35Evaluating Mental Status Specific Conditions: StrokeCerebrovascular accident (CVA) or brain attack.Blood flow to brain disrupted.Causes: obstruction or rupture of blood vessel.Portion of brain does not receive adequate supply of oxygenated blood.Discussion Topic: Compare and contrast the differences between obstruction and rupture of blood vessel in the brain. Discuss how this impacts treatment options at the hospital.Critical Thinking: Why is high blood pressure a major risk factor for stroke?
36Evaluating Mental Status Stroke Signs and SymptomsHeadacheSyncope (fainting)Altered mental statusNumbness or paralysis (extremities or face)Difficulty with speech or visionConfusion, dizzinessCritical Thinking: Why might it be important for the EMR to determine the time the signs and symptoms began?
37Evaluating Mental Status Cincinnati Prehospital Stroke Scale (CPSS)Facial droopArm driftAbnormal speechDiscussion Topic: Discuss the latest advances in stroke care and the significance of “time is brain.”
40A patient suffering a stroke may have facial droop on one side or the other.
41An inability to hold both arms up may be a sign of possible stroke.
42Evaluating Mental Status Stroke CareMaintain open airway; be prepared to provide ventilations or CPR.Keep patient at rest; protect all paralyzed parts.Provide emotional support.Place patient in recovery position.Do not administer anything by mouth.Critical Thinking: Why would it be important to update responding EMS that you suspect stroke?
43Evaluating Mental Status Specific Conditions: Diabetic EmergenciesDiabetes: disease that prevents individuals from producing enough insulin or from using insulin effectively.Insulin: hormone released by pancreas; allows glucose (blood sugar) to enter cells so glucose can be used.Discussion Topic: Review the difference between Type I Diabetes (formerly referred to as Juvenile Diabetes) and Type II Diabetes (formerly referred to as Adult Onset Diabetes).HOMEWORK: Direct students to research the two types of diabetes and submit a one-page paper that compares and contrasts the two types.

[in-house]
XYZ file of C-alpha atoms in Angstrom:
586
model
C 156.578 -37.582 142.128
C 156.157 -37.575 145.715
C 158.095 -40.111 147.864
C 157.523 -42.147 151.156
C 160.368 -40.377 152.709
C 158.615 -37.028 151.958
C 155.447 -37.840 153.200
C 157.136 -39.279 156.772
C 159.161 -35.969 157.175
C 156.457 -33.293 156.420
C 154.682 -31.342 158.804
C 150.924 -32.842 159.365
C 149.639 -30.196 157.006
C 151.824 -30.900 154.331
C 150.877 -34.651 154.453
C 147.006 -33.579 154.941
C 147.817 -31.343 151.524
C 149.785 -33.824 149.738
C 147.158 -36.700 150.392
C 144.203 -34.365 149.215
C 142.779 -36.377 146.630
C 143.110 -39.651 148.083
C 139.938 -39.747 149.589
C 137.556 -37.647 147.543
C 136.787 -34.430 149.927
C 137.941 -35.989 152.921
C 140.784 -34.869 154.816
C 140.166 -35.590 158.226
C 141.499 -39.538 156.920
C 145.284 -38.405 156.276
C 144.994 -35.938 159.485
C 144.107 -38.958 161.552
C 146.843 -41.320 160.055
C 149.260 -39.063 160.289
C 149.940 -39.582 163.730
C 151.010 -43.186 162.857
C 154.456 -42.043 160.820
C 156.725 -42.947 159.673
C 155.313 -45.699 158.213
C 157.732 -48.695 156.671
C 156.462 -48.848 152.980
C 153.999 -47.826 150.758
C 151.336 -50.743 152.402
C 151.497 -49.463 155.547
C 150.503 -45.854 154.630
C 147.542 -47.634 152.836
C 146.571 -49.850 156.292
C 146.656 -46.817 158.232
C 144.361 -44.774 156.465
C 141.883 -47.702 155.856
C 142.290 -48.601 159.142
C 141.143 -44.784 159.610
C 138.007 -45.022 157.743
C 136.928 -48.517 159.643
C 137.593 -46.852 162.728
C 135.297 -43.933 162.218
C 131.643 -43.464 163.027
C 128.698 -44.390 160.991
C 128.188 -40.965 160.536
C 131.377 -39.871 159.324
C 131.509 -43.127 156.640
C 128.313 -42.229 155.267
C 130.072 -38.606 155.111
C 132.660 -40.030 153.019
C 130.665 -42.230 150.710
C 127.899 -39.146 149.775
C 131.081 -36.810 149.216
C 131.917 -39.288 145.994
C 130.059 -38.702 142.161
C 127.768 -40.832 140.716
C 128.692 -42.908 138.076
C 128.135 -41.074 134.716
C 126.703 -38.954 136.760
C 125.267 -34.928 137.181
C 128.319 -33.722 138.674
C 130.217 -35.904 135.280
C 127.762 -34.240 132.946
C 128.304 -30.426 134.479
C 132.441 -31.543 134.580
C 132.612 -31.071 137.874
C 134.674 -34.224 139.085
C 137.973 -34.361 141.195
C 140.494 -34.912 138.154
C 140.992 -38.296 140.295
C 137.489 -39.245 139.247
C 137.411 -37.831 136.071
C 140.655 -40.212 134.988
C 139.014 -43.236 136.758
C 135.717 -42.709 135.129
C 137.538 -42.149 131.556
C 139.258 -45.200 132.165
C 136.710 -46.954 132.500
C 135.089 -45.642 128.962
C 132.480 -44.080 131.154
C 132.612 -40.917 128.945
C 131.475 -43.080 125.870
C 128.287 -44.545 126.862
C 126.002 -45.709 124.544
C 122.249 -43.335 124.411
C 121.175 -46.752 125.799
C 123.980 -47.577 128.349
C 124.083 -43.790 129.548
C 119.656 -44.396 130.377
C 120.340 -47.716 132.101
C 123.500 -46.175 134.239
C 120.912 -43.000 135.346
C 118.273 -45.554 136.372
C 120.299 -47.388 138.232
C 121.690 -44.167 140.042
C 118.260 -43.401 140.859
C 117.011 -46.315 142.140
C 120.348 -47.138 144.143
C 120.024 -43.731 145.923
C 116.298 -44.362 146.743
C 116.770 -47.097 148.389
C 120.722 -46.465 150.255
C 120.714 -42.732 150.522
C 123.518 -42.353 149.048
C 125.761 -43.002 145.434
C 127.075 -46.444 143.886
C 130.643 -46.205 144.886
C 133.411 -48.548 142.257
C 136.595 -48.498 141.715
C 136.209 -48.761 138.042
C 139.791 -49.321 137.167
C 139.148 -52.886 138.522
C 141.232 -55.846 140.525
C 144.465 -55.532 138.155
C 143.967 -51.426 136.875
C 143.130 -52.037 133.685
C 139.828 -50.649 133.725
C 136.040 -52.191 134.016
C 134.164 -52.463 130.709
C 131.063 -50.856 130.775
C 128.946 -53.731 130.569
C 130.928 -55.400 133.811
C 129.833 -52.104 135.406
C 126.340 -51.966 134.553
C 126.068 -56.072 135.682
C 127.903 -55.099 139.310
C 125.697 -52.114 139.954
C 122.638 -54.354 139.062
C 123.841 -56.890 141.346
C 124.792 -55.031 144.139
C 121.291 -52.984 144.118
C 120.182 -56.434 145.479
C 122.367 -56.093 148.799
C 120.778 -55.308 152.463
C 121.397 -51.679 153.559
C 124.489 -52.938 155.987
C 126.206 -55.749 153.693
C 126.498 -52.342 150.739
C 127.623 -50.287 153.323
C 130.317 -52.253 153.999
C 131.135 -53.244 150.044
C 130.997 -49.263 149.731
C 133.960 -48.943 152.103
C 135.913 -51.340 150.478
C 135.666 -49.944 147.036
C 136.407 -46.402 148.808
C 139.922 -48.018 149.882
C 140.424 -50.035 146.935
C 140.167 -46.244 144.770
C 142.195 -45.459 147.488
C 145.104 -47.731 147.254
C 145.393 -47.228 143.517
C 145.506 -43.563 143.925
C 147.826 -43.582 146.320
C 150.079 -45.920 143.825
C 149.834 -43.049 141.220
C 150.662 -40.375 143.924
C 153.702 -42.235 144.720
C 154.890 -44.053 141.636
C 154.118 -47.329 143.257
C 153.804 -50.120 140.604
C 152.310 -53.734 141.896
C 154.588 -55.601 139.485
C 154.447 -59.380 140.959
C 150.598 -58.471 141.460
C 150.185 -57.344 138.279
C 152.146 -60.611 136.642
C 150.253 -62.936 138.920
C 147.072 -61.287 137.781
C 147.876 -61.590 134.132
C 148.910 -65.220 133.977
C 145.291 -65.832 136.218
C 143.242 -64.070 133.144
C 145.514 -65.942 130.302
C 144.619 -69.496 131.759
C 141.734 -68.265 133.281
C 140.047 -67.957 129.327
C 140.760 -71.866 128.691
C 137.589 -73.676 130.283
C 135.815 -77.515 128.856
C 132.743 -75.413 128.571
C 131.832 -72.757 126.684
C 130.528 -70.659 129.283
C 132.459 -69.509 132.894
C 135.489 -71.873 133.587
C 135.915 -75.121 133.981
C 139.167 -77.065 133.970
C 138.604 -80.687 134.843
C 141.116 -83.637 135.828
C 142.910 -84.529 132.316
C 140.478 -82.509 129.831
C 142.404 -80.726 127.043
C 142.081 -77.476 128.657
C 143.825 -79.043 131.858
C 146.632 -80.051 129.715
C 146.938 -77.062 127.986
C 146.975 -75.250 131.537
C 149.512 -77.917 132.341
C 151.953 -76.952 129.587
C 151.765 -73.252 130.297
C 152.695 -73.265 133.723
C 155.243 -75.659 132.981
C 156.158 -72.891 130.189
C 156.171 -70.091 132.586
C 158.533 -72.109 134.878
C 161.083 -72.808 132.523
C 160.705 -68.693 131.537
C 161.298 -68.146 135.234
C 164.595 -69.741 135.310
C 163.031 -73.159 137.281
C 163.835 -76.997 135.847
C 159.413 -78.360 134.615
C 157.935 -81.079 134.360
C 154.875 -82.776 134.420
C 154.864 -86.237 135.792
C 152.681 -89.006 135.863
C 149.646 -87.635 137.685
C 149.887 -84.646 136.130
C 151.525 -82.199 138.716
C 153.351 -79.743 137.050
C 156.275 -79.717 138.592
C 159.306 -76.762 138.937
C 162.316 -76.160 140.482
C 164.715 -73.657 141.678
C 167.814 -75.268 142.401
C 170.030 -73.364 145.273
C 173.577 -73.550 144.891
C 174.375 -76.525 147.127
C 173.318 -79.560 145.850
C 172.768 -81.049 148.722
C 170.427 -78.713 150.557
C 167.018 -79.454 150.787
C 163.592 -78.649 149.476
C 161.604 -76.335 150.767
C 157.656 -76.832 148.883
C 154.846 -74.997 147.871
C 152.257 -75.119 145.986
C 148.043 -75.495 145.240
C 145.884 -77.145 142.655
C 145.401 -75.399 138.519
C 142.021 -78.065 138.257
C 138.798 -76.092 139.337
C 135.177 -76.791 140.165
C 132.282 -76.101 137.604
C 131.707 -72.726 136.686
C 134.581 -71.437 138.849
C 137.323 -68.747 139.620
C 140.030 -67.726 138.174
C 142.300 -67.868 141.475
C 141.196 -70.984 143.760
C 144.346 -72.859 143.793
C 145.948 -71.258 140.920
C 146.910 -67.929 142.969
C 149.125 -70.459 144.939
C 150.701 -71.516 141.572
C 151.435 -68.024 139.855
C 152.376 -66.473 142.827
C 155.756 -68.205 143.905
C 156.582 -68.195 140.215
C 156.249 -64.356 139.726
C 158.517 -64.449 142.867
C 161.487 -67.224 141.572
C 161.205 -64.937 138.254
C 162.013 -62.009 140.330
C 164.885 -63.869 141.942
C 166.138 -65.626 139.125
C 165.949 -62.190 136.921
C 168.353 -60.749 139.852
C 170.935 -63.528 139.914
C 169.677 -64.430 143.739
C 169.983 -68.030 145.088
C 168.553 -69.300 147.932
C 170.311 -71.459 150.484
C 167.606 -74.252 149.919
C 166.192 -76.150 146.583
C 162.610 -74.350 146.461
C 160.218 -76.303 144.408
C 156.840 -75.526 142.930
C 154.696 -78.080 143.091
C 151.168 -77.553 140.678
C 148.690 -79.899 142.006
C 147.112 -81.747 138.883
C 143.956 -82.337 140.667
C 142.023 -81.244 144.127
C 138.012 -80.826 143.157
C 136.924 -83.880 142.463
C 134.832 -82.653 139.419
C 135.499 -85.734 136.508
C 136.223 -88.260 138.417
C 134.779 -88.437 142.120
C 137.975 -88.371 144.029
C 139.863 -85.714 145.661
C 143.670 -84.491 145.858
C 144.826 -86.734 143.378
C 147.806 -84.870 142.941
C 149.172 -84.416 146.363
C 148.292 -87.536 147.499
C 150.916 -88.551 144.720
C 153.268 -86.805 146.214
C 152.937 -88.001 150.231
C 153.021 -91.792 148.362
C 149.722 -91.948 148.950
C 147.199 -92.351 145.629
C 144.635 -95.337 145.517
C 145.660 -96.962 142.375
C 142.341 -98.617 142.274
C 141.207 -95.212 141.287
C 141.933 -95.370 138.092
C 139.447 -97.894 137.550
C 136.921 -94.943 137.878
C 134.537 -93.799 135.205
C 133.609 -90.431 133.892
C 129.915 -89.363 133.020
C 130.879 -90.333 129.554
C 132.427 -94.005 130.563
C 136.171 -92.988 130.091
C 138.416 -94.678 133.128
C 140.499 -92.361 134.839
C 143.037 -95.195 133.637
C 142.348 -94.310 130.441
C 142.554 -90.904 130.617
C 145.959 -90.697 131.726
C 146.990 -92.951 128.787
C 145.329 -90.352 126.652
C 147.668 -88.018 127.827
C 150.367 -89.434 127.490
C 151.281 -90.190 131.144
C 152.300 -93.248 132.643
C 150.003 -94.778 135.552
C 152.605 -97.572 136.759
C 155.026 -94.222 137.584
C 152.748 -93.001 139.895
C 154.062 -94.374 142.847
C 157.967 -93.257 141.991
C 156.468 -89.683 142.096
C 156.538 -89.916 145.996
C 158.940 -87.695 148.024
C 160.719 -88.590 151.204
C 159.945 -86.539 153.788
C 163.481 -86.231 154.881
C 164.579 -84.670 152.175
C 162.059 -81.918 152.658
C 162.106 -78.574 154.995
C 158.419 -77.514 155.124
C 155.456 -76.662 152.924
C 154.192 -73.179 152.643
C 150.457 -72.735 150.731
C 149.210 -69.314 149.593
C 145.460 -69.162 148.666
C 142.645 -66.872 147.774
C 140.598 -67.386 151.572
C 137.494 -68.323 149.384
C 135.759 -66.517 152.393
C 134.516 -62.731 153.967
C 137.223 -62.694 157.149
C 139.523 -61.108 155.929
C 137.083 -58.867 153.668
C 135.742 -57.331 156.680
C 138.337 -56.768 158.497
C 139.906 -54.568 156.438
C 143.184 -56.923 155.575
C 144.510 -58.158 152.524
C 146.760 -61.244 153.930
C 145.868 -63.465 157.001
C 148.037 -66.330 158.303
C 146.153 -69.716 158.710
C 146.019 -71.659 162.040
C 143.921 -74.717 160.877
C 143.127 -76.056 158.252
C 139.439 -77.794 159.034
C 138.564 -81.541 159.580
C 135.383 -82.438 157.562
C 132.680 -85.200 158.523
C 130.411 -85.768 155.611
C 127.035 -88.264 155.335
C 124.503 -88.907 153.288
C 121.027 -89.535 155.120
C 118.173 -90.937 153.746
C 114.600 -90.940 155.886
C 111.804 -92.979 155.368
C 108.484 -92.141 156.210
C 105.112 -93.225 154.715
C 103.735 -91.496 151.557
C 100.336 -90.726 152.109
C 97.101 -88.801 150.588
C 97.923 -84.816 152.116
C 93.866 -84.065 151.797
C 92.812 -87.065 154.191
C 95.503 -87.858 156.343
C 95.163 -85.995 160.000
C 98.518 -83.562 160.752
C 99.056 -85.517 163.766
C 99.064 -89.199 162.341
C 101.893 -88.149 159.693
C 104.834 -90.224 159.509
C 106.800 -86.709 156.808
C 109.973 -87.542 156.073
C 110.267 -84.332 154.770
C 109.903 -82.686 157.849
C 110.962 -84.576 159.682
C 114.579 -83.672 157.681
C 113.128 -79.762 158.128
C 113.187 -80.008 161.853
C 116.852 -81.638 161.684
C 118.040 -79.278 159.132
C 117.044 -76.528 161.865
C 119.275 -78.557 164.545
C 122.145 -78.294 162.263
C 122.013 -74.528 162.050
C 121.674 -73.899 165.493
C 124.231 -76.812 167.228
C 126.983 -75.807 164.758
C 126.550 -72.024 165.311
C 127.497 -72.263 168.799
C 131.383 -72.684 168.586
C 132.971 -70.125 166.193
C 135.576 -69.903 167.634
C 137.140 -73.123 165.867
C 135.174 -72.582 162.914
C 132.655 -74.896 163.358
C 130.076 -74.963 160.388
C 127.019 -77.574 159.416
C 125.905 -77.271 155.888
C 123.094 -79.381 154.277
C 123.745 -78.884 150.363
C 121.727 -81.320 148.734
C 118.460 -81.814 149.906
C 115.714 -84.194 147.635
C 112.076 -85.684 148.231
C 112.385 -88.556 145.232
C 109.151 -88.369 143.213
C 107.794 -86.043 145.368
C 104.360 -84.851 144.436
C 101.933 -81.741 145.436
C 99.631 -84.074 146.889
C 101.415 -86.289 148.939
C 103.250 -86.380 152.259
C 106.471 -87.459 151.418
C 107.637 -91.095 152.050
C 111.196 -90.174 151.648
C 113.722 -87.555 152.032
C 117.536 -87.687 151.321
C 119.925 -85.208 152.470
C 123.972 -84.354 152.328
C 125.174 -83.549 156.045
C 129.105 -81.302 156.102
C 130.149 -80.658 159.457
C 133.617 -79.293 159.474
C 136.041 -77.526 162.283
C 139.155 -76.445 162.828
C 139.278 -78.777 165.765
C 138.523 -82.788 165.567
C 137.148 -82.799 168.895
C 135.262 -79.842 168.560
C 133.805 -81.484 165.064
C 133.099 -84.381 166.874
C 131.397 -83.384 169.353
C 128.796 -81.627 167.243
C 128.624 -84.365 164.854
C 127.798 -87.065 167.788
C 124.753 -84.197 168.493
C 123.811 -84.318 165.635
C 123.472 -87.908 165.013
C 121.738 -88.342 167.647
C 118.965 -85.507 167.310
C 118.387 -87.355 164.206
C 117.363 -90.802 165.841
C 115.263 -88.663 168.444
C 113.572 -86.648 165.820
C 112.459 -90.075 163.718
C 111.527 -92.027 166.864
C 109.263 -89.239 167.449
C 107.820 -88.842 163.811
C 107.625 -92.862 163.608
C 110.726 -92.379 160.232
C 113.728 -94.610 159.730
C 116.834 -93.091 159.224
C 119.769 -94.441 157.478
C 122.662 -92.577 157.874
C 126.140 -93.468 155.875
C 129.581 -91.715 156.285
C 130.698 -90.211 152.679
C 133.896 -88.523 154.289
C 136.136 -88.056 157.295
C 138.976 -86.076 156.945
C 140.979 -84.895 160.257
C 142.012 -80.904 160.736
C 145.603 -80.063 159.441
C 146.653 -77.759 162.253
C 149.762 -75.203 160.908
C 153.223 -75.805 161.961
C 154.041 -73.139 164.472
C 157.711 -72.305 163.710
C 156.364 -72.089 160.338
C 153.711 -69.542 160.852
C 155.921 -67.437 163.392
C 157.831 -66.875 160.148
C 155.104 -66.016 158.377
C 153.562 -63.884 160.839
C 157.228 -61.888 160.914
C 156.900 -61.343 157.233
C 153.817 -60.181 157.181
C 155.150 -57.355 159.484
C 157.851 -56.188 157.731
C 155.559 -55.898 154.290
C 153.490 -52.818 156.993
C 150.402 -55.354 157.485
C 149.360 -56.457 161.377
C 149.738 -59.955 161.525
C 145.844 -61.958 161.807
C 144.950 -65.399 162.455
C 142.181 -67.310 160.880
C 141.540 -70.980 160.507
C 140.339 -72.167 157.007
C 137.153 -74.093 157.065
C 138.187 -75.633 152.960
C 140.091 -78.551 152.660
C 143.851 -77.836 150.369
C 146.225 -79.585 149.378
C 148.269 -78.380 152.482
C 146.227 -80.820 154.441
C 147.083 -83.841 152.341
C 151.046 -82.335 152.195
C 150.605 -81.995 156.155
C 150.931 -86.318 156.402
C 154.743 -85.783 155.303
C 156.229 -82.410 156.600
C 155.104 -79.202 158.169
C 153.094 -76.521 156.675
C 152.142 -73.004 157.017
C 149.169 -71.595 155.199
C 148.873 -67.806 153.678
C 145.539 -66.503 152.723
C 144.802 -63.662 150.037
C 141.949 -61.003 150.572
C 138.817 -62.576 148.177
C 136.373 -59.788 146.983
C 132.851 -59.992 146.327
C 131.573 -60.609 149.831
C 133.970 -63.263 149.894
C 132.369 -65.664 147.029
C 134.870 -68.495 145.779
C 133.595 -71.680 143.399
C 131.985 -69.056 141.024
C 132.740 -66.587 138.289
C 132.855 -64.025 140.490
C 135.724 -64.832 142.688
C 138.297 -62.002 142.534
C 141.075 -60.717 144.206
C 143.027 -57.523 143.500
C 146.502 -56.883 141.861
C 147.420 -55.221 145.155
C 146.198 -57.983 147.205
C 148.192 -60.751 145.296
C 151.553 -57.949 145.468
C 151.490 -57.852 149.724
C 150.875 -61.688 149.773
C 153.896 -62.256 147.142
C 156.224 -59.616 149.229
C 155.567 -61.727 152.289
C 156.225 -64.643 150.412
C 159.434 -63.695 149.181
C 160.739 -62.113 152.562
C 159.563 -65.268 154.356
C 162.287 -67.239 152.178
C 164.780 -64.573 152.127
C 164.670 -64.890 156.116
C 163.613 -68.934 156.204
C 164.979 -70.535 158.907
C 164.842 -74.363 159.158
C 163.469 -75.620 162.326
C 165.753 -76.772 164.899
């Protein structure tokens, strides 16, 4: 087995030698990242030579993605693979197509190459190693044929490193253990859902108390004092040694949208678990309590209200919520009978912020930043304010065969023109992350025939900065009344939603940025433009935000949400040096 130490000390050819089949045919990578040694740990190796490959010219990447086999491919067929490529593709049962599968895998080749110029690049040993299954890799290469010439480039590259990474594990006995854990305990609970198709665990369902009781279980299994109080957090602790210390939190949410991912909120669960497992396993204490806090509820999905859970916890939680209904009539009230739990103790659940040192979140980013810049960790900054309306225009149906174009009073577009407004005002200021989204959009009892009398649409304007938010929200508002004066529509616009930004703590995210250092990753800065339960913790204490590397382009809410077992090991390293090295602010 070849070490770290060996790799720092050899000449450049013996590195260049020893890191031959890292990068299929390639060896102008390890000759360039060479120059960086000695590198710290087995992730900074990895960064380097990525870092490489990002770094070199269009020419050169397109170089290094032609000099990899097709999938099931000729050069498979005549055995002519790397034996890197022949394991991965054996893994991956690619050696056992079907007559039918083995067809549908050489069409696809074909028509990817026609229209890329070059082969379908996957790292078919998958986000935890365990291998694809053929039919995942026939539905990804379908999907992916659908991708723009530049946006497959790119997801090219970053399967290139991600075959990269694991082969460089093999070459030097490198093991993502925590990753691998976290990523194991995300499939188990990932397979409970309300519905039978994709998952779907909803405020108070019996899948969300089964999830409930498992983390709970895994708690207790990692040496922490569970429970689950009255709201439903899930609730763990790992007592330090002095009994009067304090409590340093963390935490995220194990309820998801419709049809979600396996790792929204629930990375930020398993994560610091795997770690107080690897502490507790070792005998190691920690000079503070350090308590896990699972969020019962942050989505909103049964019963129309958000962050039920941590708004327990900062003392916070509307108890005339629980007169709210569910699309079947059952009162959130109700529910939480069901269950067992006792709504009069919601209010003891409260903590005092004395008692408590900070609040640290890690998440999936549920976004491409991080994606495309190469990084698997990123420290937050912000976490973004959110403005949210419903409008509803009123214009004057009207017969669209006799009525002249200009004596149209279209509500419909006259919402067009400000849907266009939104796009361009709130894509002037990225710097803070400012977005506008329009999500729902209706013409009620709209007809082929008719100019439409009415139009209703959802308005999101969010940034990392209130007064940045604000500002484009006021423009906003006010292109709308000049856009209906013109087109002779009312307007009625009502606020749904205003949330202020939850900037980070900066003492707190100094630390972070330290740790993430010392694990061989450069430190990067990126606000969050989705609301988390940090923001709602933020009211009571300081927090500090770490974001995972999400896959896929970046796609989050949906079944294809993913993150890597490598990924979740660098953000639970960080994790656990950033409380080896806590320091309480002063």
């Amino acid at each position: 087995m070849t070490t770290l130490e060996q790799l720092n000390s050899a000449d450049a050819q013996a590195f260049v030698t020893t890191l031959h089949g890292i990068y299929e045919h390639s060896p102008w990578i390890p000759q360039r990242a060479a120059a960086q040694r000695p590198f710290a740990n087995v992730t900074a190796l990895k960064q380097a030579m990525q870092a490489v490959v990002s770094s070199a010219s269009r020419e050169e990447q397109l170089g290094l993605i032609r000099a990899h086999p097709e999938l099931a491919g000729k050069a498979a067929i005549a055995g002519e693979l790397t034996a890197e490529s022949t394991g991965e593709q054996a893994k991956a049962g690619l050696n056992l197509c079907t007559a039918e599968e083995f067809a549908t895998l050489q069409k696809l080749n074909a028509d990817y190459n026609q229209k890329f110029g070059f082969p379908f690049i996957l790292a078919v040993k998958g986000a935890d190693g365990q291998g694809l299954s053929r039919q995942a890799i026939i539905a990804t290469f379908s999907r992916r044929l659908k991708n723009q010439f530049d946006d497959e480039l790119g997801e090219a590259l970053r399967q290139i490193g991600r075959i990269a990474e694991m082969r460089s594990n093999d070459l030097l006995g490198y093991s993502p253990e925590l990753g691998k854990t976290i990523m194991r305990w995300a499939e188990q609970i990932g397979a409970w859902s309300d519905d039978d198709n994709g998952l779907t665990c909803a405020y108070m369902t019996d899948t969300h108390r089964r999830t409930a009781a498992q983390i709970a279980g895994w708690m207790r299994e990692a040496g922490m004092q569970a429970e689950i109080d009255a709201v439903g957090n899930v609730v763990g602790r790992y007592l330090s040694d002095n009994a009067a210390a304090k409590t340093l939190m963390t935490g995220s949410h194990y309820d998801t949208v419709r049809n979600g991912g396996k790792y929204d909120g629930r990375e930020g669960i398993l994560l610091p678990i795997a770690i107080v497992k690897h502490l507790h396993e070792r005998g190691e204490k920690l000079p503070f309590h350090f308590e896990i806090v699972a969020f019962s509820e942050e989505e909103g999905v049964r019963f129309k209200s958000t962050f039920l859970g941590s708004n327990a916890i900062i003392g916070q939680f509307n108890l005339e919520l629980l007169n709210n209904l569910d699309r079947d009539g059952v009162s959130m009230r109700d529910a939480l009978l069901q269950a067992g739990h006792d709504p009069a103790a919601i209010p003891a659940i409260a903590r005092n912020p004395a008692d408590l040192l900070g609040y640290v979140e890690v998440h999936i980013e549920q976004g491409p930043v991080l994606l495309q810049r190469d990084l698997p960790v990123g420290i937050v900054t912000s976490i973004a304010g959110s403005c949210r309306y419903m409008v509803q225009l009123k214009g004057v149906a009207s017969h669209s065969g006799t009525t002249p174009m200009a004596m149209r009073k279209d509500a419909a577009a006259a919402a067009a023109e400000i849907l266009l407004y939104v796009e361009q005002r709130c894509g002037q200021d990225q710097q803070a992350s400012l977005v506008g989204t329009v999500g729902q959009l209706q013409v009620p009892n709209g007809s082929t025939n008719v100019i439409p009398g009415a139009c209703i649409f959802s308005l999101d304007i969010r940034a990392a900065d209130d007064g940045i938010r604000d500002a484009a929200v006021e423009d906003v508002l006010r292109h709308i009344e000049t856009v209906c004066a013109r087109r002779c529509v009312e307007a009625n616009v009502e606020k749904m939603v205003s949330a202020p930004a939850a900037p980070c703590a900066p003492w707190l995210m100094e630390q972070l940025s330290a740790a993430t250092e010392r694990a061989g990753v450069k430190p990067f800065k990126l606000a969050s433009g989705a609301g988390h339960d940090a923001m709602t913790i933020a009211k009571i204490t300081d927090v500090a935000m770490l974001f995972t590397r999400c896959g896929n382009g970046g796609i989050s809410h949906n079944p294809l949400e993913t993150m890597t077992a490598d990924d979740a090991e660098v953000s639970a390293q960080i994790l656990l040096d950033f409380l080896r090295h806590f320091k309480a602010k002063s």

44Click here to view an animation on the topic of diabetes. BACK TO DIRECTORY
45Evaluating Mental Status Hypoglycemia (low blood sugar):Diabetic who has taken too much insulin, eaten too little sugar, overexerted himself/herself, or experienced excessive emotional stress may develop low blood sugar.Alert patient: provide oral glucose or suitable substitute, if allowed by protocol.Non-alert patient: do not provide anything orally if the patient is unable to swallow.Talking Point: Hypoglycemia is more frequently seen in the emergency setting.
46Evaluating Mental Status Hypoglycemia: Signs and SymptomsAltered mental statusPale, cool skin; often moistRapid, strong pulseDizzinessHeadacheNormal or shallow breathingVery hungrySome patients develop seizuresCritical Thinking: Why would low blood sugar cause an altered mental status?
47Evaluating Mental Status Hyperglycemia: Signs and SymptomsExtreme thirstAbdominal painDry, warm skinRapid, weak pulseSweet or fruity odor (ketone) breathDry mouthRestlessnessAltered mental status, including comaTalking Point: Since hyperglycemia takes much longer to develop, it is not encountered as often in the pre-hospital setting. It's more commonly found in patients with poor glucose control.
48Evaluating Mental Status Care for HyperglycemiaIf patient is alert and you are not certain if problem is too much sugar or too little sugar, give patient sugar, candy, orange juice, or soft drink.Point to Emphasize: Never give a patient anything orally if the patient has an altered mental status.
51Think About It How might hypoxia change mental status? What steps might the EMR take to immediately rule out hypoxia as a potential cause?Talking Point: Discuss how hypoxia can lead to combativeness and why this should impact treatment priorities.
59Overdose and Poisoning Routes of ExposureIngestion: taken into body by mouth.Inhalation: taken in by breathing.Absorption: taken into body through skin and body tissues.Injection: delivered directly into bloodstream.Critical Thinking: Which route of exposure might be the most dangerous to the EMR?